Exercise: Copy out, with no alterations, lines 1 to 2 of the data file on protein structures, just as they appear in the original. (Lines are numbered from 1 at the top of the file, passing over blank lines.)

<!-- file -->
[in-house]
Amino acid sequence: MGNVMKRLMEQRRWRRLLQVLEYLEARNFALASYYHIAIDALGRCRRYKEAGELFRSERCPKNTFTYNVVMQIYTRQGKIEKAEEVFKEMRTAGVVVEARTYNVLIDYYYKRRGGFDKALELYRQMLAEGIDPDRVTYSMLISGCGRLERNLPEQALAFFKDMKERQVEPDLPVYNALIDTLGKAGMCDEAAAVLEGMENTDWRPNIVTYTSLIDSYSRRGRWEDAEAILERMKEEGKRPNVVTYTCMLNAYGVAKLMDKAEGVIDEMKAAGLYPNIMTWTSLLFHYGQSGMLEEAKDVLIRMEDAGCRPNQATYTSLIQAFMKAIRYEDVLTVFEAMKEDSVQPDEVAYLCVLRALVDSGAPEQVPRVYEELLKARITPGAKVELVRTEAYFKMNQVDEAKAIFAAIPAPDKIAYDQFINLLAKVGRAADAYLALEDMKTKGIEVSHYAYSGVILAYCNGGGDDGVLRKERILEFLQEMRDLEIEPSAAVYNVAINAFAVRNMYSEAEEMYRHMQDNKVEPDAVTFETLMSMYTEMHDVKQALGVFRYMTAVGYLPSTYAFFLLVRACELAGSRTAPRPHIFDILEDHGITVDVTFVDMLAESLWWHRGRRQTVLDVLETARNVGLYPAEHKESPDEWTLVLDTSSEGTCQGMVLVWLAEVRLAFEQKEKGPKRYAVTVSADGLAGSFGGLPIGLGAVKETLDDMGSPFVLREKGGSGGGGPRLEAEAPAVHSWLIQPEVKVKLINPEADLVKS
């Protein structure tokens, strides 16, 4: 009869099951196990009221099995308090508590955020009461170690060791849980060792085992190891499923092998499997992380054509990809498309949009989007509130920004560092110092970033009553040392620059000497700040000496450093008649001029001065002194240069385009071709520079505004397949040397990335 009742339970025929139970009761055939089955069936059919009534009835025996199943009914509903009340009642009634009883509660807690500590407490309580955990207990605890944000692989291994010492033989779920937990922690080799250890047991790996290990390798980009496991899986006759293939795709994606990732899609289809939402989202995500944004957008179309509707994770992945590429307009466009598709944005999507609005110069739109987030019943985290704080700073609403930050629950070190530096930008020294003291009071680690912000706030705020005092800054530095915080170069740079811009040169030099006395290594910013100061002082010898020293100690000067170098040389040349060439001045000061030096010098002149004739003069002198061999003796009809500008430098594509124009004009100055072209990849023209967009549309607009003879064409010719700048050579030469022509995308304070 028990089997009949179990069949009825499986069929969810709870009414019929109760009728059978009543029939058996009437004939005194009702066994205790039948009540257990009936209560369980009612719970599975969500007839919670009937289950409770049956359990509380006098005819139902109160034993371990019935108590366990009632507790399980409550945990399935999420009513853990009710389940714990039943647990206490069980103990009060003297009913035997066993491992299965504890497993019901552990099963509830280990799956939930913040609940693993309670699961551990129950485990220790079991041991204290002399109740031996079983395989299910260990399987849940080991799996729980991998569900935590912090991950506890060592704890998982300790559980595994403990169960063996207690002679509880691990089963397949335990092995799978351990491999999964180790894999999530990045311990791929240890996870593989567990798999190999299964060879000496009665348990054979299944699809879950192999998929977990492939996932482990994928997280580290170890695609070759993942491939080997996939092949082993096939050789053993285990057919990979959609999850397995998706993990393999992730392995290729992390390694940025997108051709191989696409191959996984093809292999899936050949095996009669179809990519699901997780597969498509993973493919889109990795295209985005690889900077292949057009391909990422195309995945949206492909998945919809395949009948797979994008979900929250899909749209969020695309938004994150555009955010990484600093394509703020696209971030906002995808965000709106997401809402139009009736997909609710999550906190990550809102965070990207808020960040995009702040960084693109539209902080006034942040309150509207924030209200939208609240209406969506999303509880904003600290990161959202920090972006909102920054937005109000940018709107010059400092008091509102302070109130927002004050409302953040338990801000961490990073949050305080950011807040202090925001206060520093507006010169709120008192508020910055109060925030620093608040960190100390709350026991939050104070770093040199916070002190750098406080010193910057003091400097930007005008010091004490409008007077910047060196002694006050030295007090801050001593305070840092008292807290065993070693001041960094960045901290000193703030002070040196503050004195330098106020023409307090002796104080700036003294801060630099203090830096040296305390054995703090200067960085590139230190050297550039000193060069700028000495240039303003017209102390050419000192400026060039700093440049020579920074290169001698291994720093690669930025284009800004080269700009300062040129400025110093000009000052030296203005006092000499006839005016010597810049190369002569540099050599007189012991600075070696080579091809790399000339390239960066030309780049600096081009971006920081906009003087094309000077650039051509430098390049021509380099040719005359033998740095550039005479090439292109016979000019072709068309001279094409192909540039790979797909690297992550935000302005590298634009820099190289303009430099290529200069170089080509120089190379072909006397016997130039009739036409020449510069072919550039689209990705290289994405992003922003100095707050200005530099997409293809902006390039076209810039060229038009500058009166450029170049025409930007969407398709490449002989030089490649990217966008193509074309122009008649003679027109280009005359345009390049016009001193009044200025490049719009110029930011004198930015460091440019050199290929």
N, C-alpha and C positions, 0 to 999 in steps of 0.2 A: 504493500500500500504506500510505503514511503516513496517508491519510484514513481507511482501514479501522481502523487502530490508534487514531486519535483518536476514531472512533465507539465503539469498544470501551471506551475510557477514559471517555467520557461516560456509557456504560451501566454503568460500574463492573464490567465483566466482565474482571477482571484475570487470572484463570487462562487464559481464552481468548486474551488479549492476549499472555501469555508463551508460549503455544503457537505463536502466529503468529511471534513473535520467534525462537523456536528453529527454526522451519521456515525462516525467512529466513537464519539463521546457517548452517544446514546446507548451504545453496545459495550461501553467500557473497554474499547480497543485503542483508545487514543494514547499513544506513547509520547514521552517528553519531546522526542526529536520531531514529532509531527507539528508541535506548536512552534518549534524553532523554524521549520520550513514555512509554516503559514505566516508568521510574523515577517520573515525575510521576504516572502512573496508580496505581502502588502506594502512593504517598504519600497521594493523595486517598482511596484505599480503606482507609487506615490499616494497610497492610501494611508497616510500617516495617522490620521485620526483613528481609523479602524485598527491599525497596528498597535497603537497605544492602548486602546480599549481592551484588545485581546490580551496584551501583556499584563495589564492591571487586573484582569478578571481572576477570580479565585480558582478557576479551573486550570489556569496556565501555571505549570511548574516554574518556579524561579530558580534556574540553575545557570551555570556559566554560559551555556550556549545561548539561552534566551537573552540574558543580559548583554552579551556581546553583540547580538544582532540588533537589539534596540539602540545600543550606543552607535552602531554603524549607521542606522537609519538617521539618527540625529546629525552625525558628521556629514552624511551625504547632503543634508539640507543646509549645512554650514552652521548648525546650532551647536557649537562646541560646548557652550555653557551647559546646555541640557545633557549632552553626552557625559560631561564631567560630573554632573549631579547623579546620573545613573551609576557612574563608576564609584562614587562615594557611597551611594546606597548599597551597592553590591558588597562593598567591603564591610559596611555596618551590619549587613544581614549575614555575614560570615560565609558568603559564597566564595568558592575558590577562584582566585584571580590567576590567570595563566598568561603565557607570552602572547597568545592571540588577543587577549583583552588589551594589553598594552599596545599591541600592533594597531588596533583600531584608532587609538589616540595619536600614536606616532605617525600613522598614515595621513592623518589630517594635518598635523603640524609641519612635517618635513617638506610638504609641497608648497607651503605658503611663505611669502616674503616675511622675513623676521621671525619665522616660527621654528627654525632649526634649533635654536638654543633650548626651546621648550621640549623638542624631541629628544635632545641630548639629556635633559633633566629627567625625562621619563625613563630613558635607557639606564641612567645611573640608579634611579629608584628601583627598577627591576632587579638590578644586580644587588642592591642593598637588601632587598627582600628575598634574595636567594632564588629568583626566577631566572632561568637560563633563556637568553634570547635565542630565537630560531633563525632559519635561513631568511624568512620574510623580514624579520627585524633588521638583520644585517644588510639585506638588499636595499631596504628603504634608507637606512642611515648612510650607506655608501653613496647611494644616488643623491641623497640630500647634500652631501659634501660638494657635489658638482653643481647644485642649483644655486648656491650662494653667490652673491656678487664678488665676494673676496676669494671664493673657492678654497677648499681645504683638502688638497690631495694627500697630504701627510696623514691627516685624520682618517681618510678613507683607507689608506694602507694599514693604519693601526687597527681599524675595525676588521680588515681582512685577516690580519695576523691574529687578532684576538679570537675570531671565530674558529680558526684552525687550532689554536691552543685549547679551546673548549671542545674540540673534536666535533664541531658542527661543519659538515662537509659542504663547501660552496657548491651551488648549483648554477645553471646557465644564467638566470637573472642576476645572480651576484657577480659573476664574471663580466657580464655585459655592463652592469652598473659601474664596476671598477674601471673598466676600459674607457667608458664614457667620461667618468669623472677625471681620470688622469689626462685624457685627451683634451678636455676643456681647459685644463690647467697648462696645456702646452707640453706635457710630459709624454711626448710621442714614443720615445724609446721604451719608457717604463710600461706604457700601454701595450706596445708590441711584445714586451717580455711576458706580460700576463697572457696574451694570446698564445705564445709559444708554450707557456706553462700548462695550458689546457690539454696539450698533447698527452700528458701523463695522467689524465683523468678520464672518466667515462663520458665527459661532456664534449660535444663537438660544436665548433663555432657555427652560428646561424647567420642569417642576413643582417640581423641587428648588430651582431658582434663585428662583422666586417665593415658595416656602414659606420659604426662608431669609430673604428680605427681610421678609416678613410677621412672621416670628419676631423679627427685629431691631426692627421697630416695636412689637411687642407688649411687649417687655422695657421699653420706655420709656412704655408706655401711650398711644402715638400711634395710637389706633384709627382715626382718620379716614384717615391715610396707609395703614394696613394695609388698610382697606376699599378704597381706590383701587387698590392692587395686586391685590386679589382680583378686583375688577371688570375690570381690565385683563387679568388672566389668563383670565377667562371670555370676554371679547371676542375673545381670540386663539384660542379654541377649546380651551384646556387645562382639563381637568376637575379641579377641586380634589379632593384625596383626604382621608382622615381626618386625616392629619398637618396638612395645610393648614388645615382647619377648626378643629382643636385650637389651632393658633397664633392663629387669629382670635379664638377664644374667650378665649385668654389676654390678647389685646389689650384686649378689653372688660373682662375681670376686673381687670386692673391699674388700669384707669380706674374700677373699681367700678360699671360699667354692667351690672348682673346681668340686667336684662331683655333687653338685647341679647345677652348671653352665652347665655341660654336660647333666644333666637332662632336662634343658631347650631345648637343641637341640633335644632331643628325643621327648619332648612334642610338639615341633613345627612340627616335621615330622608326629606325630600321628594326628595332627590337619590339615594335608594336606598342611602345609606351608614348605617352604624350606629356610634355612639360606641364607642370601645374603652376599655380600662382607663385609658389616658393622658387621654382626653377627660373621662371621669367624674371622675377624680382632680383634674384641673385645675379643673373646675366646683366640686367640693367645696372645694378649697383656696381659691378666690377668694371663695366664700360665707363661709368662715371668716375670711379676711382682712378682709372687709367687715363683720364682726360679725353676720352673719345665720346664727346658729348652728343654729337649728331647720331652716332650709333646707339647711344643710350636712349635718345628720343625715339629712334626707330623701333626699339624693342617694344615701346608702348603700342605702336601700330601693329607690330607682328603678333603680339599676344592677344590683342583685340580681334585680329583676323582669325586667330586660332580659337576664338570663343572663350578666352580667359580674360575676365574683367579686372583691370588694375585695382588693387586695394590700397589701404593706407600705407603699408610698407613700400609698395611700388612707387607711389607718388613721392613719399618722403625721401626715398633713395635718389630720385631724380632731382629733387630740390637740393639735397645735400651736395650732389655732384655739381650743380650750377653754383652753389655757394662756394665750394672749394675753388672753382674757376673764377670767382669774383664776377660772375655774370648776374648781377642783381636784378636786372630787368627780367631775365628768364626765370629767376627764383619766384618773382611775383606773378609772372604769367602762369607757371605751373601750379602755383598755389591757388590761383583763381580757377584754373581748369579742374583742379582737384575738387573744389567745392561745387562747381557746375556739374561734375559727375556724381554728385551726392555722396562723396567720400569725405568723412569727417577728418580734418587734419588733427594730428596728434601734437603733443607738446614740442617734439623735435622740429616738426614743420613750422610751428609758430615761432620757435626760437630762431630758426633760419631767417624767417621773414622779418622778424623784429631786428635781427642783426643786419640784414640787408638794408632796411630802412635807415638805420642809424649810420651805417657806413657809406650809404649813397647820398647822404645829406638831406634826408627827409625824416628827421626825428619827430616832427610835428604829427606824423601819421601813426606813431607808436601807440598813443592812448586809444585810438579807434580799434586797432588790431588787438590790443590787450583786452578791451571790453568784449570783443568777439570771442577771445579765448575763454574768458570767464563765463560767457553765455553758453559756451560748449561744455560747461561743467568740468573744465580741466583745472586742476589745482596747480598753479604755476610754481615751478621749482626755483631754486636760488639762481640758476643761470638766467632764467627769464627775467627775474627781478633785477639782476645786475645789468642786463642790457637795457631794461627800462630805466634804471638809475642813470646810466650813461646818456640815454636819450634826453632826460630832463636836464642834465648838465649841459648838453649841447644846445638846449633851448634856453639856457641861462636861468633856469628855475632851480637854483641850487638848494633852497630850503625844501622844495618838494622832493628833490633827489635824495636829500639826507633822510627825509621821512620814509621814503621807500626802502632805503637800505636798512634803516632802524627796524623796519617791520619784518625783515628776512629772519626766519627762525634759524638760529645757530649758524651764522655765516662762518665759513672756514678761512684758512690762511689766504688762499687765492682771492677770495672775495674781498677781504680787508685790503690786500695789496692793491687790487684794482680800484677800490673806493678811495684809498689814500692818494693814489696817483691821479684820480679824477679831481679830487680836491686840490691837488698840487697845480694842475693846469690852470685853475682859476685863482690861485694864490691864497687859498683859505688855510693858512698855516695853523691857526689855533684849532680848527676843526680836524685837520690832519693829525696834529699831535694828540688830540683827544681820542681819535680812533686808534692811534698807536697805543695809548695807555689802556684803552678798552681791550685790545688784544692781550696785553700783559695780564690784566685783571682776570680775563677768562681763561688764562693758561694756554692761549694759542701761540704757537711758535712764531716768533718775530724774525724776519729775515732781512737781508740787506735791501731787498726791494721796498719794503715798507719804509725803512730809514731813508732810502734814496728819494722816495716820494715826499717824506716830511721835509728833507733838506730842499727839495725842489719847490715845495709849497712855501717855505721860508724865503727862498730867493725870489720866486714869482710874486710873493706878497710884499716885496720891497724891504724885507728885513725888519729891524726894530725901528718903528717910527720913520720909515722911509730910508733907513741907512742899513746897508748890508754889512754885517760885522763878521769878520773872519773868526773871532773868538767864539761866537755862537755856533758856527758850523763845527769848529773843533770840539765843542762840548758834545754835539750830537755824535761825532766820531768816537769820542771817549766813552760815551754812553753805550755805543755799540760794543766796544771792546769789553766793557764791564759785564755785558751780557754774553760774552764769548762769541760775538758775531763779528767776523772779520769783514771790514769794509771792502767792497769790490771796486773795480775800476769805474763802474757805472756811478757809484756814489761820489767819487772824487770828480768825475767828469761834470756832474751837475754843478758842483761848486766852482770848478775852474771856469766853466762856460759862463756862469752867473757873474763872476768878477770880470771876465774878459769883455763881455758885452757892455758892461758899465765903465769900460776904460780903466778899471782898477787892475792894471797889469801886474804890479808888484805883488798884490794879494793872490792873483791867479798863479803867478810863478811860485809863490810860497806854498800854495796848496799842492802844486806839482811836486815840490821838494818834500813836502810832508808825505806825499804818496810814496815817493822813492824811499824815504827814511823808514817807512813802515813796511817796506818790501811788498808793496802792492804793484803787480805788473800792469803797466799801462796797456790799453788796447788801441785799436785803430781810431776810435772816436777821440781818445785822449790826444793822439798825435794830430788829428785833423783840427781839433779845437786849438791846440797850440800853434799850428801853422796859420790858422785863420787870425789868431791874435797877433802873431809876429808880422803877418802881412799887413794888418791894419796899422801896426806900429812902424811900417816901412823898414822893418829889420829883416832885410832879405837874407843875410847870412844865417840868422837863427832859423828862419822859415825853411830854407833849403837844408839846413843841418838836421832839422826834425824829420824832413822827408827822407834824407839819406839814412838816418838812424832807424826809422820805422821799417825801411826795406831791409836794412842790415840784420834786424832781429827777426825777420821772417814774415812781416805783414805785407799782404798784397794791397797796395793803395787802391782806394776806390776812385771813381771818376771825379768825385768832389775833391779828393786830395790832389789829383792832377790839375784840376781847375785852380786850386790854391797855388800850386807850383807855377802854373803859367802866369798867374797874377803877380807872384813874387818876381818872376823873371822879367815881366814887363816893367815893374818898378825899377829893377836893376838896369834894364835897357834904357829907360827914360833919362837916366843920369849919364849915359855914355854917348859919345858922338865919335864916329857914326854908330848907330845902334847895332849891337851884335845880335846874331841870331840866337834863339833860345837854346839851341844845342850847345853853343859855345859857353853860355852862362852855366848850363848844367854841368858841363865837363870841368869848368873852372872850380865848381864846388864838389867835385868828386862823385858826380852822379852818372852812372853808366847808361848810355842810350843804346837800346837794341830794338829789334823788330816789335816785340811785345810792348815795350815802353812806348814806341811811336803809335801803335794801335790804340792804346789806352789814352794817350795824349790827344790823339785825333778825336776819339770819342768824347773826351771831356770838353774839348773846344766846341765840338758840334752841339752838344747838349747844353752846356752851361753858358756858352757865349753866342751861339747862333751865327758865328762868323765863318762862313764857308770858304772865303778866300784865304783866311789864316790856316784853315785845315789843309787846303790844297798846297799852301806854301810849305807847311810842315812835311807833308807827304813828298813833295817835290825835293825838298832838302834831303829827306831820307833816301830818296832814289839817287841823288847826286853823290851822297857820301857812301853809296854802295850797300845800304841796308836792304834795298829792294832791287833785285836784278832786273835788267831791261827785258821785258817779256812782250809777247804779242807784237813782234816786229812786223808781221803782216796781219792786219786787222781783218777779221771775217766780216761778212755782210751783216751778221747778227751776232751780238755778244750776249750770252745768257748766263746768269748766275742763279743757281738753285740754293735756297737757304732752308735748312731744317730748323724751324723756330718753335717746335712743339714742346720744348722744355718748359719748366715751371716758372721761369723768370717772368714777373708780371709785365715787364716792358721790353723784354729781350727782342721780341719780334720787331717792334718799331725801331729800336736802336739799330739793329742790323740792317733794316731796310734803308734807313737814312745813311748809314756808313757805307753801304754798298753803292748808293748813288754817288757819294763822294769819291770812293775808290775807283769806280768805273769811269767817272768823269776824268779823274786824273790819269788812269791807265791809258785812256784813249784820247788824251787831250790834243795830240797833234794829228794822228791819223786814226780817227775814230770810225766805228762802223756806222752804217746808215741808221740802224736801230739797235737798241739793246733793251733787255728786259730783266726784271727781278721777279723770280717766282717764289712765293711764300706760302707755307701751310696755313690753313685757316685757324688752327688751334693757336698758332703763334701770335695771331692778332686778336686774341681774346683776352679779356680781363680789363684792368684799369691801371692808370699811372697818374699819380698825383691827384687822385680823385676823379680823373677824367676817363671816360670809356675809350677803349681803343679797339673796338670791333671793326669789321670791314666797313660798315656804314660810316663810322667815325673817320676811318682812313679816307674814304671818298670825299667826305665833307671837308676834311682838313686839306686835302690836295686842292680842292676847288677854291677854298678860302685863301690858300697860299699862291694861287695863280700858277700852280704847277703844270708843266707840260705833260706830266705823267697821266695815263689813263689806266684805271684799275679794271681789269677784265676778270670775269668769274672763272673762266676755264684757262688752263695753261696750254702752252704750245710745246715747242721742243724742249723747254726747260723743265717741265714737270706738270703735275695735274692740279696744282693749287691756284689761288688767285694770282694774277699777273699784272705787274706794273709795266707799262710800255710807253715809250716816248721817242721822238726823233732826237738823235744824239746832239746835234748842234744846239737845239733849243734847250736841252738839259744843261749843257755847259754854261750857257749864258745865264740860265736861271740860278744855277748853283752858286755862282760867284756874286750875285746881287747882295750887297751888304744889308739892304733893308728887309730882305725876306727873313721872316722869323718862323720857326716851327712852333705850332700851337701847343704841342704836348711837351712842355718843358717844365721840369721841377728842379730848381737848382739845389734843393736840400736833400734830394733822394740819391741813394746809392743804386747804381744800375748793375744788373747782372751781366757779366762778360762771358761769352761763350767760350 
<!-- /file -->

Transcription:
[in-house]
Amino acid sequence: MGNVMKRLMEQRRWRRLLQVLEYLEARNFALASYYHIAIDALGRCRRYKEAGELFRSERCPKNTFTYNVVMQIYTRQGKIEKAEEVFKEMRTAGVVVEARTYNVLIDYYYKRRGGFDKALELYRQMLAEGIDPDRVTYSMLISGCGRLERNLPEQALAFFKDMKERQVEPDLPVYNALIDTLGKAGMCDEAAAVLEGMENTDWRPNIVTYTSLIDSYSRRGRWEDAEAILERMKEEGKRPNVVTYTCMLNAYGVAKLMDKAEGVIDEMKAAGLYPNIMTWTSLLFHYGQSGMLEEAKDVLIRMEDAGCRPNQATYTSLIQAFMKAIRYEDVLTVFEAMKEDSVQPDEVAYLCVLRALVDSGAPEQVPRVYEELLKARITPGAKVELVRTEAYFKMNQVDEAKAIFAAIPAPDKIAYDQFINLLAKVGRAADAYLALEDMKTKGIEVSHYAYSGVILAYCNGGGDDGVLRKERILEFLQEMRDLEIEPSAAVYNVAINAFAVRNMYSEAEEMYRHMQDNKVEPDAVTFETLMSMYTEMHDVKQALGVFRYMTAVGYLPSTYAFFLLVRACELAGSRTAPRPHIFDILEDHGITVDVTFVDMLAESLWWHRGRRQTVLDVLETARNVGLYPAEHKESPDEWTLVLDTSSEGTCQGMVLVWLAEVRLAFEQKEKGPKRYAVTVSADGLAGSFGGLPIGLGAVKETLDDMGSPFVLREKGGSGGGGPRLEAEAPAVHSWLIQPEVKVKLINPEADLVKS